Bank set to cut growth forecasts
The bank said the eurozone debt crisis was a key threat to the UK when it unleashed an additional £75 billion in emergency support in October in a clear sign the recovery was heading towards the rocks.
In its last quarterly report in August, it forecast gross domestic product (GDP) to grow by around 1.5% this year and 2.2% in 2012. The report said inflation would fall back to around 1.7% in mid-2013.
Alan Clarke, UK economist at Scotia Capital, said the bank is likely to revise its growth forecasts sharply lower - but will remain slightly more optimistic than the City's consensus 0.9% growth for 2011 and 1.3% for next year.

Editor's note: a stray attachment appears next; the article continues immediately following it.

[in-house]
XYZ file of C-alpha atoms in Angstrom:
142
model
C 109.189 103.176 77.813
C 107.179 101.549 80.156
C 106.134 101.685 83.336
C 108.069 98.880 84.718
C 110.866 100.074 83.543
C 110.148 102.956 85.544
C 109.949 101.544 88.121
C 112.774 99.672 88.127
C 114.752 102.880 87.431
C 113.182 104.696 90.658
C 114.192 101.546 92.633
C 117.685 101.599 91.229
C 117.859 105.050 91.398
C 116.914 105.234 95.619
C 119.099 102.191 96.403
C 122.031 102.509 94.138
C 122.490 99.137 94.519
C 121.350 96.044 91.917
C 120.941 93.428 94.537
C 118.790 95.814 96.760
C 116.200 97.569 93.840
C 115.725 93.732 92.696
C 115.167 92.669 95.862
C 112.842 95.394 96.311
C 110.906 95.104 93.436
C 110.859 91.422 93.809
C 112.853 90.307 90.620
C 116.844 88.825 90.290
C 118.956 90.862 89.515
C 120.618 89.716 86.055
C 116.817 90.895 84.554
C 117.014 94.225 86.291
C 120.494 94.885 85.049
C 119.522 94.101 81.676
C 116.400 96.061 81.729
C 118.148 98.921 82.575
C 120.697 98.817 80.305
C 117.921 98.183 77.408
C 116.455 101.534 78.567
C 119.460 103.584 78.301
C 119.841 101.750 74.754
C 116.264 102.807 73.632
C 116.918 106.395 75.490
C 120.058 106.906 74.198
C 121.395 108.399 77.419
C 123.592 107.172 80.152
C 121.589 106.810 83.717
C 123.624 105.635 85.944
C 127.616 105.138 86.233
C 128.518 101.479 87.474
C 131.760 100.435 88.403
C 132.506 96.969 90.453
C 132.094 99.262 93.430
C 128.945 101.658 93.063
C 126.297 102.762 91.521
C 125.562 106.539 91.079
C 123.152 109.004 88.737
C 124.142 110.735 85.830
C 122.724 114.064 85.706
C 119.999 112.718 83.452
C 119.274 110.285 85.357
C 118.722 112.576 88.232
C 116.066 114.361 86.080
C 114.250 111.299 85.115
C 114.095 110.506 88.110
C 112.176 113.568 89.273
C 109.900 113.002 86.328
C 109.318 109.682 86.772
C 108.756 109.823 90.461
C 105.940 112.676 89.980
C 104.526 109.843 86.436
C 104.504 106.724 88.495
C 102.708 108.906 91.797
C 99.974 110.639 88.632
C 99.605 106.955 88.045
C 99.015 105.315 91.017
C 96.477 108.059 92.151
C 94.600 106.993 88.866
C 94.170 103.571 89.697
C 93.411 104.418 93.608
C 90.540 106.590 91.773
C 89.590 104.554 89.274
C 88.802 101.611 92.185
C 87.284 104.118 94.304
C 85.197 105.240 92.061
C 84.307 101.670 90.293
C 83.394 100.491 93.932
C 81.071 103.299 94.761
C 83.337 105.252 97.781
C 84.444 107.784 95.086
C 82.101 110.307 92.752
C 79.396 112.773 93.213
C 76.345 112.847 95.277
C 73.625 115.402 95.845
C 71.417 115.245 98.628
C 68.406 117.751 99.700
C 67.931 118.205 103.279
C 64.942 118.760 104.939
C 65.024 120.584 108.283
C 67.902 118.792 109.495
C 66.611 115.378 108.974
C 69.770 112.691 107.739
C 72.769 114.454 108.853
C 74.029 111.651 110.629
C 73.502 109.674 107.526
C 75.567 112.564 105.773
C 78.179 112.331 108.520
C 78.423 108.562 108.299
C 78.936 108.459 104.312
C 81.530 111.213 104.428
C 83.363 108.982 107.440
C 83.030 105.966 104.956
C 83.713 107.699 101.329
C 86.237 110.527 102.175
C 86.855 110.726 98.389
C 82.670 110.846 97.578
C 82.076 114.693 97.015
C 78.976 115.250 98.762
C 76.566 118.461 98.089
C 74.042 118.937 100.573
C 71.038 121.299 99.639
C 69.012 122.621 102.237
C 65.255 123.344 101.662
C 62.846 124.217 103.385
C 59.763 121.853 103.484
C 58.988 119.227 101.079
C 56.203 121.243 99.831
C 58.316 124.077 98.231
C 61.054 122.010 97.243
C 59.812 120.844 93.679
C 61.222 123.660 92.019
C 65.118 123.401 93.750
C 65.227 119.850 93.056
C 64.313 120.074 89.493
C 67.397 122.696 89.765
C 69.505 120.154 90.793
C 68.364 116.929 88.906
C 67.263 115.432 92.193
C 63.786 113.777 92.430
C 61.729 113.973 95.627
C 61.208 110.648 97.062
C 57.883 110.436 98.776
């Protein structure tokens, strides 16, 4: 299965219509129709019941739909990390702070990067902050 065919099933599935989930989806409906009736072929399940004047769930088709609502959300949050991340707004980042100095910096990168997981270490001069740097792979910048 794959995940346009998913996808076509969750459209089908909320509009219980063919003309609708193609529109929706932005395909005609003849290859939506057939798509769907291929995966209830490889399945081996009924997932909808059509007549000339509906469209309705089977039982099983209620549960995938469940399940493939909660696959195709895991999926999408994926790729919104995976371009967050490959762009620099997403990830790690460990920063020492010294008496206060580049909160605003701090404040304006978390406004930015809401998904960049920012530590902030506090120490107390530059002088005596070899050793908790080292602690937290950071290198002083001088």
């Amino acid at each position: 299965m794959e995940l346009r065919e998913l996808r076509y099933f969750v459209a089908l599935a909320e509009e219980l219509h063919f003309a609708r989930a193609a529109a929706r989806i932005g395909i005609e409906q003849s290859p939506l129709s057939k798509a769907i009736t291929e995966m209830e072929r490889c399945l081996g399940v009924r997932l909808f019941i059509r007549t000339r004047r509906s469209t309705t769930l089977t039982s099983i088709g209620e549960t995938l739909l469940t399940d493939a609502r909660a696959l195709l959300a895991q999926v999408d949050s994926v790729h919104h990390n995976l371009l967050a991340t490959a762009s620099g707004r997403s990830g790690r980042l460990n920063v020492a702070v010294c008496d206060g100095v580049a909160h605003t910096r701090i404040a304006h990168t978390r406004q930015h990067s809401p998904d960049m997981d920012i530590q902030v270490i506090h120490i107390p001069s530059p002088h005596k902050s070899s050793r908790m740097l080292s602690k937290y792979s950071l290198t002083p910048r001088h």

He said: "The bank will probably blame the downgrading of its growth outlook on the deterioration in the international economy - not least the eurozone - and its impact on financial markets."
The weaker growth outlook is likely to push down the inflation projection - but this will be slightly offset by the impact of the second round of quantitative easing (QE).
Inflation has already appeared to have passed its peak after October figures released on Tuesday showed the rate slowing to 5% from a three-year high of 5.2% in September.
Most economists expect the MPC to loosen policy further with additional QE in the first and second quarter of next year, with some forecasting the level of asset purchases to increase from £275 billion to £400 billion.
© 2011 Press Association